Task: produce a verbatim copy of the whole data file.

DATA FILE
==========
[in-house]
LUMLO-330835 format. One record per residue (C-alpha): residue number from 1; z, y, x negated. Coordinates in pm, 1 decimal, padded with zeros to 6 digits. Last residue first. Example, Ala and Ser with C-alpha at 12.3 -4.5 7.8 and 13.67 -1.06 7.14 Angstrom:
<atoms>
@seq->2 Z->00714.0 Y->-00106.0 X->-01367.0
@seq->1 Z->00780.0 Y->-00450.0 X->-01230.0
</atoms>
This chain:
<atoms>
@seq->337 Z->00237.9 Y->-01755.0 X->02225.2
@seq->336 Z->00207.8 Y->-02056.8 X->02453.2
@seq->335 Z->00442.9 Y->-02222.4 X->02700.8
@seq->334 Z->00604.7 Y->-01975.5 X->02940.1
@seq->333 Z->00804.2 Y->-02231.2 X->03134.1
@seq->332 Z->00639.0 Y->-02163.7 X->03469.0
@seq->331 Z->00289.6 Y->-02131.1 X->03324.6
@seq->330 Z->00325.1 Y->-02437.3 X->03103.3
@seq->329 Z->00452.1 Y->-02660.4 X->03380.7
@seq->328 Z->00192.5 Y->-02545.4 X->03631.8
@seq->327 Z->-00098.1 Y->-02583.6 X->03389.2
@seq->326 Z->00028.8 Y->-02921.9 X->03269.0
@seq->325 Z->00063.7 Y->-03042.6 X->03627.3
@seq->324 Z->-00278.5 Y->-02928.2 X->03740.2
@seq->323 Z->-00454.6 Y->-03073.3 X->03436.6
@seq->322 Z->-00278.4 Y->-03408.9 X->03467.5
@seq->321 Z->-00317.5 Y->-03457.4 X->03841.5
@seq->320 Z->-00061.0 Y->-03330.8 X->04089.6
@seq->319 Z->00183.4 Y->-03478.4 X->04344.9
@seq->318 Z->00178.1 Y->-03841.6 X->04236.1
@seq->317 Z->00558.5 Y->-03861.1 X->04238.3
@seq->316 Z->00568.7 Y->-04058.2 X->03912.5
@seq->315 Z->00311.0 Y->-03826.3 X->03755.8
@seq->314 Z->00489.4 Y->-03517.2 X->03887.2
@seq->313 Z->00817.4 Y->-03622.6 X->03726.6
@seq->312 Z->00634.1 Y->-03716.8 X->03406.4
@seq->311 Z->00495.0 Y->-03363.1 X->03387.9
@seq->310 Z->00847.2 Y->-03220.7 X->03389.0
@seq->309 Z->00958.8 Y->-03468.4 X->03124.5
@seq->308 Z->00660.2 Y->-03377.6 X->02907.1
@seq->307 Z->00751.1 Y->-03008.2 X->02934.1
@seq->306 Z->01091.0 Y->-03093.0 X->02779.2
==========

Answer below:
[in-house]
LUMLO-330835 format. One record per residue (C-alpha): residue number from 1; z, y, x negated. Coordinates in pm, 1 decimal, padded with zeros to 6 digits. Last residue first. Example, Ala and Ser with C-alpha at 12.3 -4.5 7.8 and 13.67 -1.06 7.14 Angstrom:
<atoms>
@seq->2 Z->00714.0 Y->-00106.0 X->-01367.0
@seq->1 Z->00780.0 Y->-00450.0 X->-01230.0
</atoms>
This chain:
<atoms>
@seq->337 Z->00237.9 Y->-01755.0 X->02225.2
@seq->336 Z->00207.8 Y->-02056.8 X->02453.2
@seq->335 Z->00442.9 Y->-02222.4 X->02700.8
@seq->334 Z->00604.7 Y->-01975.5 X->02940.1
@seq->333 Z->00804.2 Y->-02231.2 X->03134.1
@seq->332 Z->00639.0 Y->-02163.7 X->03469.0
@seq->331 Z->00289.6 Y->-02131.1 X->03324.6
@seq->330 Z->00325.1 Y->-02437.3 X->03103.3
@seq->329 Z->00452.1 Y->-02660.4 X->03380.7
@seq->328 Z->00192.5 Y->-02545.4 X->03631.8
@seq->327 Z->-00098.1 Y->-02583.6 X->03389.2
@seq->326 Z->00028.8 Y->-02921.9 X->03269.0
@seq->325 Z->00063.7 Y->-03042.6 X->03627.3
@seq->324 Z->-00278.5 Y->-02928.2 X->03740.2
@seq->323 Z->-00454.6 Y->-03073.3 X->03436.6
@seq->322 Z->-00278.4 Y->-03408.9 X->03467.5
@seq->321 Z->-00317.5 Y->-03457.4 X->03841.5
@seq->320 Z->-00061.0 Y->-03330.8 X->04089.6
@seq->319 Z->00183.4 Y->-03478.4 X->04344.9
@seq->318 Z->00178.1 Y->-03841.6 X->04236.1
@seq->317 Z->00558.5 Y->-03861.1 X->04238.3
@seq->316 Z->00568.7 Y->-04058.2 X->03912.5
@seq->315 Z->00311.0 Y->-03826.3 X->03755.8
@seq->314 Z->00489.4 Y->-03517.2 X->03887.2
@seq->313 Z->00817.4 Y->-03622.6 X->03726.6
@seq->312 Z->00634.1 Y->-03716.8 X->03406.4
@seq->311 Z->00495.0 Y->-03363.1 X->03387.9
@seq->310 Z->00847.2 Y->-03220.7 X->03389.0
@seq->309 Z->00958.8 Y->-03468.4 X->03124.5
@seq->308 Z->00660.2 Y->-03377.6 X->02907.1
@seq->307 Z->00751.1 Y->-03008.2 X->02934.1
@seq->306 Z->01091.0 Y->-03093.0 X->02779.2